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Peralta Changes Could Eliminate Benefits for Temporary Workers By J. DOUGLAS ALLEN-TAYLOR

Tuesday August 02, 2005

The union representing the Peralta College District’s support workers has charged that Peralta administrators are setting up a permanent category of “second class workers” throughout the four-college district. 

At issue is a long-standing dispute between the union and the Peralta Community College District over the hiring of temporary support workers, and a possible change in district policy to reduce the weekly hours temporary staff may work from 40 hours to 19 hours, below the half-time (20-hours per week) threshold to qualify for health benefits. 

Members of Service Employees International Union Local 790 protested at last week’s Peralta College Board of Trustees meeting over the district’s employment practices, with promises of more action if suggested changes are not made. 

Wearing purple SEIU T-shirts, Local 790 members packed the board meeting room to listen to union leaders blast the district’s pending change to the 19-hour limit for support workers. Afterwards, they walked out in the middle of the meeting with chants of “We’ll be back!” 

Referring to the new 19-hour worker policy, SEIU Local 790 Field Representative Ben Holgate said in a telephone interview, “We felt this is simply another way for the district to get around doing the right thing by its temporary workers.” 

The purpose of the board meeting demonstration last Tuesday, he said, “was to put pressure on Chancellor Elihu Harris to sit down with us before any of the new 19-hour-a-week positions are filled. We also want the board to ban the practice of hiring 19-hour-a-week employees.” 

The 19-hour issue was not on the board’s agenda last Tuesday night, so board members could not take any action on the union request at that meeting.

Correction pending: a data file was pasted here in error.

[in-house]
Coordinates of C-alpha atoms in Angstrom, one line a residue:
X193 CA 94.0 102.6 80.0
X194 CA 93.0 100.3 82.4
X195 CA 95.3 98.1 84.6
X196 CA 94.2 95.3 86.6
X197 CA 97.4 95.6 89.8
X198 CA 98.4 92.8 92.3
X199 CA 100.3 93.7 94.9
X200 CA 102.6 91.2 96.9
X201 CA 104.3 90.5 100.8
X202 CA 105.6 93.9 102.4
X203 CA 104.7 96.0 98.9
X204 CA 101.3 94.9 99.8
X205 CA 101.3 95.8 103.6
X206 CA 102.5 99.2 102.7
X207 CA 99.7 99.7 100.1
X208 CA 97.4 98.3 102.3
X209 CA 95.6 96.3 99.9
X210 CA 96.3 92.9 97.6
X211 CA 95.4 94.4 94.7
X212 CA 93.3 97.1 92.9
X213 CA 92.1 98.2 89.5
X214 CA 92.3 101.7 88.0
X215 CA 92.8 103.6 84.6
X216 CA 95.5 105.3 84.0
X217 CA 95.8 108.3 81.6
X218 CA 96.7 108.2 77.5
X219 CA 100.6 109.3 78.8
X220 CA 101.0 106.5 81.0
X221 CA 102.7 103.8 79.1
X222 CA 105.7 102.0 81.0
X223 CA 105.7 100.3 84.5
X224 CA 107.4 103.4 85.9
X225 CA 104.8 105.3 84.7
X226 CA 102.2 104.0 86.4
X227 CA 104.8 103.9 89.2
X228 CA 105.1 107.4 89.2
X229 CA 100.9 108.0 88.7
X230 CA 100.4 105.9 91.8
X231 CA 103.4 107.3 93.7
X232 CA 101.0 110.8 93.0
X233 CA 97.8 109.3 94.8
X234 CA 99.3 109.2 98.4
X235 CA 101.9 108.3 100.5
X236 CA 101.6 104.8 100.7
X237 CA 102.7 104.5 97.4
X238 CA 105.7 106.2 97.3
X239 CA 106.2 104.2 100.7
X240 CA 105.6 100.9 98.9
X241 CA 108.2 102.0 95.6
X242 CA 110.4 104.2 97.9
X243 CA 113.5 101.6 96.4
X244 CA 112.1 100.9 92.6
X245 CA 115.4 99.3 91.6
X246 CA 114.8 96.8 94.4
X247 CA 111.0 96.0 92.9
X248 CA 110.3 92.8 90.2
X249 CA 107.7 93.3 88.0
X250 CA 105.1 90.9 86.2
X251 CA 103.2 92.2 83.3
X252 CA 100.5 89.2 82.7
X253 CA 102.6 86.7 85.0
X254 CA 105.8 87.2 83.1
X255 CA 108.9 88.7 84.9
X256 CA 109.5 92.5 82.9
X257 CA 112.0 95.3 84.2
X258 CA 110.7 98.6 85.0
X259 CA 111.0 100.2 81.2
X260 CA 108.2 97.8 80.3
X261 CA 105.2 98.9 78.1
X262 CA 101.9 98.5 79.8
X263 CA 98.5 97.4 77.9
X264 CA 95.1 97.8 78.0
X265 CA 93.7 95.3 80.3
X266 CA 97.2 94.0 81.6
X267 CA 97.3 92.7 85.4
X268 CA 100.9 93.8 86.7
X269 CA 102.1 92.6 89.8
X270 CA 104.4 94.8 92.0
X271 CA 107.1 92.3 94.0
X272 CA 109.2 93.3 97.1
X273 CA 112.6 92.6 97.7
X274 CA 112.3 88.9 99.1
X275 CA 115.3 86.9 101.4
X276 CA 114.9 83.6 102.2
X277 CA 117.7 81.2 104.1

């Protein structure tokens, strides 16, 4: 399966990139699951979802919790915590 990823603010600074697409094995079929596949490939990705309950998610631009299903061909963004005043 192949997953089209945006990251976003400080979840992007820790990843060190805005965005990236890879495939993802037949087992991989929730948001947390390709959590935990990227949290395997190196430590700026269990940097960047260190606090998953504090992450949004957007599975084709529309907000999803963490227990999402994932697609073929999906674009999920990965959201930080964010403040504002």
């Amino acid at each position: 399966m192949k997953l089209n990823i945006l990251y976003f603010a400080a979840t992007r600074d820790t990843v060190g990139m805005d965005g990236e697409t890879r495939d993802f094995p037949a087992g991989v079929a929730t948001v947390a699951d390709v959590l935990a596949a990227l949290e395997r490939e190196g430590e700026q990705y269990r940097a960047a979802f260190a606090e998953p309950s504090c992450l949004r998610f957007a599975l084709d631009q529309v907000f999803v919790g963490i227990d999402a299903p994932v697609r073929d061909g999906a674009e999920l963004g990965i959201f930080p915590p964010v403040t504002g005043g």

Representatives of the Peralta District did not return telephone calls in connection with this article. 

Peralta Federation of Teachers President Michael Mills said, “While PFT is not directly involved in this dispute and we are not going to interfere, we hope that it will work its way out. It’s not in our interest to have a continual turnover in support personnel for our teachers. Because of this practice, new support workers continue to have to be retrained, and that sometimes leads to a disruption in the delivery of our program to the students.” 

According to Holgate, the California Education Code requires that all school workers hired for more than 184 days in a calendar year must be given health and dental benefits. The 184 days are not actual working days, but are calendar days from the date of hire to the date of termination, including weekends and holidays. 

Holgate said that to get around providing employee benefits, the Peralta district regularly hires large numbers of temporary workers to work 40 hour weeks but for less than the 184 day period. He says that the number of Peralta workers under such conditions “is at least 300 over the course of the year.” 

At its June 28 meeting, for example, the Peralta Board of Trustees authorized the hiring of 153 such employees through Sept. 1, with hiring periods from one week to two months. That number included 64 instructional assistants, 33 clerical assistants, and 31 interpreters. 

Two years ago, the union sued the college district in California Superior Court over the practice. 

“We found that the district was using people more than 184 days in a calendar year, but still not paying them benefits,” Holgate said. “We sued to stop them.” That lawsuit is currently in settlement talks between the union and the district. 

In the meantime, according to Holgate, the district has begun advertising for 25 positions for 19 hours a week or less. These positions would be year-round.  

“We have heard it through the grapevine that the district intends to use these positions to replace the 40-hour-a-week part-time positions,” Holgate said. “The problem is that this would replace one second-class employee status with another one.” 

Workers in the 19-hour-a-week positions would not be eligible for district health and dental benefits, he said. At 960 hours a year, they would fall 40 hours shy of the 1,000 hour cutoff to qualify for the state retirement system (CalPERS). 

Holgate said that under the state education code the district was required to meet and confer with SEIU 790 union leaders before implementing the new 19-hour system. 

“At the point they began advertising, that was implementation,” he said. “We have asked to meet and confer, but the district hasn’t yet done it.” 

Holgate said the union doesn’t know yet what the effect will be on the district. 

“It appears that it would be a cut in service, however, to replace 40-hour-a-week employees with 19-hour-a-week employees,” he said. “We’re not sure how the work would get done. But it doesn’t look like this is being driven by the education needs of the institution, but by budgetary needs.”Ñ